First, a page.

May 28 [12:00 EDT] -- Did the dance of the Munchkins inspire Pink Floyd's "Us and Them?"
Newspapers, magazines, radio stations, and the Internet [visit a"Dark Side of Oz" have been buzzing for weeks about the supposed connection between Pink Floyd's 1973 "Dark Side of the Moon" album and the classic 1939 film "The Wizard of Oz."
For close to three years, at least one or two web sites have claimed that if you start the album after the MGM lion's third roar at the beginning of the film, the synchronicity of the film and Floyd-penned soundtrack will blow you away.
Recently, a Boston DJ mentioned the phenomenon on the air, leading to the current clamor, and leading to a screening of the film with Pink Floyd's soundtrack here in the MTV News offices.
Some of the strange unions of "Moon" and "Oz" come when the band's lyrics seem to comment on the action on screen. In one such
case, Dorothy teeters on a fence while the line "balanced on the biggest wave" floats from the speakers. The film's protagonist then falls from the fence just as the music falls into a darker, murkier tone.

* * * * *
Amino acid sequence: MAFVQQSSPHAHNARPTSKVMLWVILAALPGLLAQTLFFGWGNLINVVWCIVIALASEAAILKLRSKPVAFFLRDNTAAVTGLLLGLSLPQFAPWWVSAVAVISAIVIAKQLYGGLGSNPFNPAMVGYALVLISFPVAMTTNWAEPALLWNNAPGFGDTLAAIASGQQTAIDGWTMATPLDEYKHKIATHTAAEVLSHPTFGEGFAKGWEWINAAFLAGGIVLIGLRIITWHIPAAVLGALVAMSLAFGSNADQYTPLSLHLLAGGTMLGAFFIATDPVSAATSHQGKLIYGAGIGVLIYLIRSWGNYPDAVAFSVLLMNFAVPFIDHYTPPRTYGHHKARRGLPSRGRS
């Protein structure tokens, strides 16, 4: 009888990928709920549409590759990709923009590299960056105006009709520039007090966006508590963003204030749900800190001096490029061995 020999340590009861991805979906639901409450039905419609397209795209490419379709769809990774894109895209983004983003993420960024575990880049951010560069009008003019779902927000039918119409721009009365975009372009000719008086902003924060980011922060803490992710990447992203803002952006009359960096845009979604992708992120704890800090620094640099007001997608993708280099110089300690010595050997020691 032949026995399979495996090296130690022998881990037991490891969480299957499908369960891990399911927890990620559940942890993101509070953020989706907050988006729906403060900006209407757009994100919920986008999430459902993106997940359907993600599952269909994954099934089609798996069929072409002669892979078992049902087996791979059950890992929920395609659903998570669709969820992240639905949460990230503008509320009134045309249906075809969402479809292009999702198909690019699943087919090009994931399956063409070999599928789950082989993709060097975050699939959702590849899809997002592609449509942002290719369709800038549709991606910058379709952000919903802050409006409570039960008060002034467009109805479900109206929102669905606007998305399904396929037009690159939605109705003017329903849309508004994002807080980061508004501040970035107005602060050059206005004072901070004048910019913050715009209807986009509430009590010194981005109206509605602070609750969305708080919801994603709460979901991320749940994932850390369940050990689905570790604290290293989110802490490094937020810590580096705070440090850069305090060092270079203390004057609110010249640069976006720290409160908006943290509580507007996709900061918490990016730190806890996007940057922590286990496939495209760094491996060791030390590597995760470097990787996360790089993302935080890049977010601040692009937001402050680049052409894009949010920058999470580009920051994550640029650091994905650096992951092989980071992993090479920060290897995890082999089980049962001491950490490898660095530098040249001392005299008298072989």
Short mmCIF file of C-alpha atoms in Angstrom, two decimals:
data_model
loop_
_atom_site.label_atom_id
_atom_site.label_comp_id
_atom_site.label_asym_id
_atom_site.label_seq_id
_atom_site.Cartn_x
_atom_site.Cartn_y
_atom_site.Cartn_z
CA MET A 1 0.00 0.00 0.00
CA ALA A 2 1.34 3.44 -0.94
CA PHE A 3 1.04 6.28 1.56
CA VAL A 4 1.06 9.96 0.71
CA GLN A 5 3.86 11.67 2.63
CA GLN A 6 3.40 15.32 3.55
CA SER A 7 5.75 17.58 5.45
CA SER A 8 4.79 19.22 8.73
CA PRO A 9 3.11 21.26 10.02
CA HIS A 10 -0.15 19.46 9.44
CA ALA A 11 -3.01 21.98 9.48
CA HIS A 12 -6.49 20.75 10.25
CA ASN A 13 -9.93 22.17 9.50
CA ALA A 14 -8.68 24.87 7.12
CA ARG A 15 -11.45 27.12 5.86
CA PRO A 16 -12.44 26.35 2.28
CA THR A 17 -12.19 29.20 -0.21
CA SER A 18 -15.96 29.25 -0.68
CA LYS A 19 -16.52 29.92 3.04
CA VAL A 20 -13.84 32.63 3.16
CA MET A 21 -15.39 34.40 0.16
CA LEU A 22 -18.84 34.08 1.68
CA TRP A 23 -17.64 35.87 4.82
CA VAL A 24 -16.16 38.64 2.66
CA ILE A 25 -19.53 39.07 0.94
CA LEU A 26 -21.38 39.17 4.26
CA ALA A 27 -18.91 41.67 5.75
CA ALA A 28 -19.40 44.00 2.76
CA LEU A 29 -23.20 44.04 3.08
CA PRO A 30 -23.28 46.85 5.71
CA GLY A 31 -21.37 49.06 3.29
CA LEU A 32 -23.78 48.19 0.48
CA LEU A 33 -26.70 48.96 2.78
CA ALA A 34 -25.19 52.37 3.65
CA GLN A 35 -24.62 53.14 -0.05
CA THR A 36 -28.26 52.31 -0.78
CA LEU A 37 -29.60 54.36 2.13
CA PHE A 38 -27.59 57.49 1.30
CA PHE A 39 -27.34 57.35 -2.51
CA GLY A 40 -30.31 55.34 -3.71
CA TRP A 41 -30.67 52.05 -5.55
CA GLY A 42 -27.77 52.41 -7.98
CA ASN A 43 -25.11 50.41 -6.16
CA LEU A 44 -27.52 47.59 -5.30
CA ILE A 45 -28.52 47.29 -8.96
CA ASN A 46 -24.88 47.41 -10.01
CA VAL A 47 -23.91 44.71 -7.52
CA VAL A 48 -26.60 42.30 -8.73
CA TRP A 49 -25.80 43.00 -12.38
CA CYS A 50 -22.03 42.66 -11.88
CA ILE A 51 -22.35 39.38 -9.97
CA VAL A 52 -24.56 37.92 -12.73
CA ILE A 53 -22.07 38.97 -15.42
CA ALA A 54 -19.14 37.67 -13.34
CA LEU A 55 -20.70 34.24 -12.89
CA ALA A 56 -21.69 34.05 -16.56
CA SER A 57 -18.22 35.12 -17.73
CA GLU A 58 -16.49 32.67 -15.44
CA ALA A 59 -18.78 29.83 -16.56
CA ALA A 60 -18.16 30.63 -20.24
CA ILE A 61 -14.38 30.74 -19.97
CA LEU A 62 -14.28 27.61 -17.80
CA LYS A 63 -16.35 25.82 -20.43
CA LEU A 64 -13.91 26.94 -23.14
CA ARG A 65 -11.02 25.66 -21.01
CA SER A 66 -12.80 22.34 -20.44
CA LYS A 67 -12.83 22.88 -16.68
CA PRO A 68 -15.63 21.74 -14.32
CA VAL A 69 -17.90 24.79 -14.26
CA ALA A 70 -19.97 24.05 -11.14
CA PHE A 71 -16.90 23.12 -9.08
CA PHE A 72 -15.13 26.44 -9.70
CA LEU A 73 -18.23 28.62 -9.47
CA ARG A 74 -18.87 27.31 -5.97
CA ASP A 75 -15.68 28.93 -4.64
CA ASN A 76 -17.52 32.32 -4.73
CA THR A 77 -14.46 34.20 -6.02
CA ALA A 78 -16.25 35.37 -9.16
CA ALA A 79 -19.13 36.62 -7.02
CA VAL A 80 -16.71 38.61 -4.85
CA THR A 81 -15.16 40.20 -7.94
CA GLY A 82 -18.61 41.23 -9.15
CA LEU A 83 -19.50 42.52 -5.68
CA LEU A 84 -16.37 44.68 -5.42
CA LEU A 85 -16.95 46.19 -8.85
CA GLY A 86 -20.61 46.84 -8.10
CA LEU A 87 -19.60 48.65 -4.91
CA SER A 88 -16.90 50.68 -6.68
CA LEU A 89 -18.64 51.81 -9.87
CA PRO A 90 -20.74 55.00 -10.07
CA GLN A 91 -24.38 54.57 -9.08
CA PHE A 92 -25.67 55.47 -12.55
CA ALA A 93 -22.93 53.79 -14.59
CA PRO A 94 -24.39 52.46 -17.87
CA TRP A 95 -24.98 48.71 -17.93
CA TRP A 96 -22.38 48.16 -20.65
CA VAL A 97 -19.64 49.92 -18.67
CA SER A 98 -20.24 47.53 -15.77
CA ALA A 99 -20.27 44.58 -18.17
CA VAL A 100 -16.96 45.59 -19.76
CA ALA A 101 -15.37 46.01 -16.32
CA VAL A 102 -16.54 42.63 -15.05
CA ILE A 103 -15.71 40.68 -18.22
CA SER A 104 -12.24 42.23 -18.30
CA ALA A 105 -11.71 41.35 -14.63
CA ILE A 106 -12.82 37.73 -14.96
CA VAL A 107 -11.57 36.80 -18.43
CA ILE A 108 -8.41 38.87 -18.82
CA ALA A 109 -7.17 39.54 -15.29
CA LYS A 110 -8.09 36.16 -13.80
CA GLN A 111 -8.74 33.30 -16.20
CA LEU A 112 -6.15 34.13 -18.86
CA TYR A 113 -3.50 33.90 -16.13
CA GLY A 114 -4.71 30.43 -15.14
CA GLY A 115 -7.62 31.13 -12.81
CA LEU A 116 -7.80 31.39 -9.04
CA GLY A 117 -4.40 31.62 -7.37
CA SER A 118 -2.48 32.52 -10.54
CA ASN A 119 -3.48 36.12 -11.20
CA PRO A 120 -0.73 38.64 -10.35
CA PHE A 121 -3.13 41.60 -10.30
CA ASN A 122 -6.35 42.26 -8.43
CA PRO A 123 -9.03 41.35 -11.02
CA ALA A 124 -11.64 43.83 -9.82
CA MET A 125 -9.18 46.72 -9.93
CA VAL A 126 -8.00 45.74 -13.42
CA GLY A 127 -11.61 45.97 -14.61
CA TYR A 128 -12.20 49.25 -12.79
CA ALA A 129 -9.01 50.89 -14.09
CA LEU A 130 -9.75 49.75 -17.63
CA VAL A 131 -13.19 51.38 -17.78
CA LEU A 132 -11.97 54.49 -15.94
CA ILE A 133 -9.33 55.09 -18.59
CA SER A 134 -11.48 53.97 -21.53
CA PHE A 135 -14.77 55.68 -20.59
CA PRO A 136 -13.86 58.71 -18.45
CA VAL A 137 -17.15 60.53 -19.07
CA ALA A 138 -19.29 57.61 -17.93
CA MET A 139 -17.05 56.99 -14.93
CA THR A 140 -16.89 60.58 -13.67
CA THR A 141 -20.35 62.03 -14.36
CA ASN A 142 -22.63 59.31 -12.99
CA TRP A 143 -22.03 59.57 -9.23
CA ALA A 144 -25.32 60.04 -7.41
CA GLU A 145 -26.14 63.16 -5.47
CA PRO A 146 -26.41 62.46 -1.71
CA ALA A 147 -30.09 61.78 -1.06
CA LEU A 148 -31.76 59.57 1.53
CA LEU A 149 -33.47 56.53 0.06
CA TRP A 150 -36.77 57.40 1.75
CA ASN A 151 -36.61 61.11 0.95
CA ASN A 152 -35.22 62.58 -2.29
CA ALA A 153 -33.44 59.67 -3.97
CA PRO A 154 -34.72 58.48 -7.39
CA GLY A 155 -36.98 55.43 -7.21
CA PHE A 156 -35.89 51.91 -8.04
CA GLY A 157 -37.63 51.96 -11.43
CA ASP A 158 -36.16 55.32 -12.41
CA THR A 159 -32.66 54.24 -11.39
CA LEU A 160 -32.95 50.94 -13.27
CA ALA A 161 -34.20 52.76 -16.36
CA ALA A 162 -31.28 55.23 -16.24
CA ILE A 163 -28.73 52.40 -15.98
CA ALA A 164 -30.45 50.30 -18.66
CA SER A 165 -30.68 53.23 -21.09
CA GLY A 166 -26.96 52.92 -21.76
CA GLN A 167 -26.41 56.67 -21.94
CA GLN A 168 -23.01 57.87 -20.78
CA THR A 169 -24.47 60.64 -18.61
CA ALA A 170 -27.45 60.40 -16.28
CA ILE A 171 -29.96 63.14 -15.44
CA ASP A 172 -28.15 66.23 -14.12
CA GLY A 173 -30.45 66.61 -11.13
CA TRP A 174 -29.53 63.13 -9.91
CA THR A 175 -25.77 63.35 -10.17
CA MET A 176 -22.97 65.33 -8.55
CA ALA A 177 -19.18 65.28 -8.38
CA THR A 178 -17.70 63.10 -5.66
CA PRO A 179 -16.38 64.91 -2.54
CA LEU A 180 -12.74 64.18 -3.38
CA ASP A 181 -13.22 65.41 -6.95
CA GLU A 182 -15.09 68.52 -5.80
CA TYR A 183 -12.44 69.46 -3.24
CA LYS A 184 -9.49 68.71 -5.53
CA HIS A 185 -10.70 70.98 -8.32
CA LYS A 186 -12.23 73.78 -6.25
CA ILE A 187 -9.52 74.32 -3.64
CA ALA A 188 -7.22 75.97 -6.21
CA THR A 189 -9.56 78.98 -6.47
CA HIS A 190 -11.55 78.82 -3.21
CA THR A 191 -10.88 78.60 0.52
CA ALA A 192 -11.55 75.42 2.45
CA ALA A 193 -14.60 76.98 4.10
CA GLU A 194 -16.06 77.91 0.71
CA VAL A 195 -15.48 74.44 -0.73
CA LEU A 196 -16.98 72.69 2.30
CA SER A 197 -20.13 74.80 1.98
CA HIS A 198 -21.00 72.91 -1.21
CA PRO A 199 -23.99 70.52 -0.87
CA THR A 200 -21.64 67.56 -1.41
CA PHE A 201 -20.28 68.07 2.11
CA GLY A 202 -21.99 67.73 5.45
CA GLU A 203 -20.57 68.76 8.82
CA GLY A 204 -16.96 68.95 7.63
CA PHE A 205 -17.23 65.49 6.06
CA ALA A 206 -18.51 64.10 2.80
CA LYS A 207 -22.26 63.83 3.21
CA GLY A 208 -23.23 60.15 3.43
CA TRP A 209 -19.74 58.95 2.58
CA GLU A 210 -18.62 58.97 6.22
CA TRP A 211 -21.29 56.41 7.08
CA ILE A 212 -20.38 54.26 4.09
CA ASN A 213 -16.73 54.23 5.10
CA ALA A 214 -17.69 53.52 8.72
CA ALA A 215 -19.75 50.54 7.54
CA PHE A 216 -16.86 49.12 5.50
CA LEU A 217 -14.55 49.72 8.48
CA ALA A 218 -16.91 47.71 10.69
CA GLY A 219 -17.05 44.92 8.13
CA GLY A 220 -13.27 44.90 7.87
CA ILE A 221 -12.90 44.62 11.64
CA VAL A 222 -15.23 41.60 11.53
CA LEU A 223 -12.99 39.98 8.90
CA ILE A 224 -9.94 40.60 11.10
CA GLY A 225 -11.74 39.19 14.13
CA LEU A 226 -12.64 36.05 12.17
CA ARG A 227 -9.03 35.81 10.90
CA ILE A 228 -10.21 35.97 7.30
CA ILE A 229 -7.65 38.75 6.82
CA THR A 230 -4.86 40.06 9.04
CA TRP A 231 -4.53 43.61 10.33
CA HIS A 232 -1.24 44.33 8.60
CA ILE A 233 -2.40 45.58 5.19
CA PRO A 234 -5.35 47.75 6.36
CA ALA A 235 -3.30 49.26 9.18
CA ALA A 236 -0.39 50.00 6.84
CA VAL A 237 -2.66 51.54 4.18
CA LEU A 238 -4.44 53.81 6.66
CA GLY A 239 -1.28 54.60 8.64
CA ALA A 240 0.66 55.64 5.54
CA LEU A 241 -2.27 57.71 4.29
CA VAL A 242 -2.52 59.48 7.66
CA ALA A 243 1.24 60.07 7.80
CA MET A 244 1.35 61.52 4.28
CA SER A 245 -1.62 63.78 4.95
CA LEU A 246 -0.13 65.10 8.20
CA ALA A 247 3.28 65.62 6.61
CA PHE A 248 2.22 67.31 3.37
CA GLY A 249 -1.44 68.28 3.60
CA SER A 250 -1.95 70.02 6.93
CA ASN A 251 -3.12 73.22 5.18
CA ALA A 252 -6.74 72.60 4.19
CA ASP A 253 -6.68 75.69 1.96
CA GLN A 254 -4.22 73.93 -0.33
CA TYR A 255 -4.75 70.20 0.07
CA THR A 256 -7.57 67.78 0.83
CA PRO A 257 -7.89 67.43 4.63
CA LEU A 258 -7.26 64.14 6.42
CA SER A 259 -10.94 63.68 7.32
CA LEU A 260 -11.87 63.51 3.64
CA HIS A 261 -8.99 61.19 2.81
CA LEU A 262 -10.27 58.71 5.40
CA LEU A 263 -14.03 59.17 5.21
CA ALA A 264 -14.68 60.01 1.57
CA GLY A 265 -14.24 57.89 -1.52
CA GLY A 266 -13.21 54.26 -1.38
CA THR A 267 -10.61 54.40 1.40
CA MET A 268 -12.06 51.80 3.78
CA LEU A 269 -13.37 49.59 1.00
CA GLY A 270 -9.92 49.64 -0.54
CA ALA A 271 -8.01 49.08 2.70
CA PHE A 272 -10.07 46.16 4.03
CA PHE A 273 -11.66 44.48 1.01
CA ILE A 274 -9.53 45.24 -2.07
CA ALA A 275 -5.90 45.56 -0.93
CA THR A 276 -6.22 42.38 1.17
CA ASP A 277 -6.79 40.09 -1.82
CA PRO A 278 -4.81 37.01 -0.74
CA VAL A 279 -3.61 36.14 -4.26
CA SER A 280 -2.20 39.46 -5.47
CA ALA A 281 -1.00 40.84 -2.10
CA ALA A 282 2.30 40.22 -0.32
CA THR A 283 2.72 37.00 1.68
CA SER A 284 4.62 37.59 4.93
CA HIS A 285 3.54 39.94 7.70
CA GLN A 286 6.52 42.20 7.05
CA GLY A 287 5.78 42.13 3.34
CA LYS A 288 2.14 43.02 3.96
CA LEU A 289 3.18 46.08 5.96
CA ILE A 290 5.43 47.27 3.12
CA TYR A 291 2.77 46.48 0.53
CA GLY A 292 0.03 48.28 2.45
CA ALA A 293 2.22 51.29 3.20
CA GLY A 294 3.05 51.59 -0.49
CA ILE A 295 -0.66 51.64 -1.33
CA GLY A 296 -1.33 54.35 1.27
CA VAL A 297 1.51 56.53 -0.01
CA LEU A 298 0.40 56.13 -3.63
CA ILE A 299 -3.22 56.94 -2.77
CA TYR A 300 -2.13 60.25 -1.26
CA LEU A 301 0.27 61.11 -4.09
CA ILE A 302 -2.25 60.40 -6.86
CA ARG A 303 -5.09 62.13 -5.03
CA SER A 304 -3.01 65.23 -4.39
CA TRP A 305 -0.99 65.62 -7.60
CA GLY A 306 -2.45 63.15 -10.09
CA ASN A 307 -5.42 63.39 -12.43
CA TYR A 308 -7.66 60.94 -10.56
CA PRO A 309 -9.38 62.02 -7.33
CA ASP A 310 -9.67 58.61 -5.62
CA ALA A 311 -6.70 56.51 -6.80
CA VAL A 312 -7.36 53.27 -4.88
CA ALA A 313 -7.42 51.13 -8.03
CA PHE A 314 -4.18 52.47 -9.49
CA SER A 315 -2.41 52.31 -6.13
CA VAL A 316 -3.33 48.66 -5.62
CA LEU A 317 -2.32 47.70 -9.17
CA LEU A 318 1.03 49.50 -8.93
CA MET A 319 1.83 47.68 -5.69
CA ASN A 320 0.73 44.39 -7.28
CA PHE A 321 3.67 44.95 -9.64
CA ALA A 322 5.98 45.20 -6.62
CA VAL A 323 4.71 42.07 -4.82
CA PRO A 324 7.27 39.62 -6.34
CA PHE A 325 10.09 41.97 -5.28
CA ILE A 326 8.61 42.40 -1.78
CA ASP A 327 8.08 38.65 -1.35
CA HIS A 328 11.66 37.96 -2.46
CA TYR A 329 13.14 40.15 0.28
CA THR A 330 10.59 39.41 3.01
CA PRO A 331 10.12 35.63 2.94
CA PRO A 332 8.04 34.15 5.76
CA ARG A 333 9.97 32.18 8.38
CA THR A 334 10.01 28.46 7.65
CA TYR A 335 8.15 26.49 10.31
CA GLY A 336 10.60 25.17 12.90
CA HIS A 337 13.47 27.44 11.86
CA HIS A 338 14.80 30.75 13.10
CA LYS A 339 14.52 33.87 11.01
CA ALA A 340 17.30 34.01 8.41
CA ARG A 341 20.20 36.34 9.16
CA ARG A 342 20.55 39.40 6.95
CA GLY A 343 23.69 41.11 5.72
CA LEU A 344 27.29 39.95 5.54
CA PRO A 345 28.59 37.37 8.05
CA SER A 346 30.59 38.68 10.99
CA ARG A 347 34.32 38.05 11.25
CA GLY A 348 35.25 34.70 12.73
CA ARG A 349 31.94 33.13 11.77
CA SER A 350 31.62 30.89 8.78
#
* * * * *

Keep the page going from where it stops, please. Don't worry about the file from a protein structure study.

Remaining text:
At another point, when Dorothy first finds herself in Oz and the Good Witch confronts the Wicked Witch, the corresponding Floyd track questions "which is which, and who is who."
More awe-inspiring are those instances when scenes and songs end at the same moment, and when instrumental passages match up with key changes in the movie's mood or story. Alarm bells ring out from the record when the Wicked Witch first enters the film on a bicycle while still in her human form in Kansas.
Later, just when Dorothy opens the door to her house revealing the Technicolor land of Oz (and marking the film's transition from black and white to color), cash registers begin ringing at the start of the Floyd track "Money" (vinyl aficionados will note that the change to color comes
at the end of side one of the album).
Nobody's sure exactly who first noticed the "Dark Side of Oz" connection, or what substances they may have ingested before noticing. So far, there's been no comment from Pink Floyd, or "Dark Side" creative mastermind Roger Waters about the odd pairing, but "Dark Side" engineer Alan Parsons says that it's all just an amazing coincidence, and that "The Wizard of Oz" never came up during the recording of the album.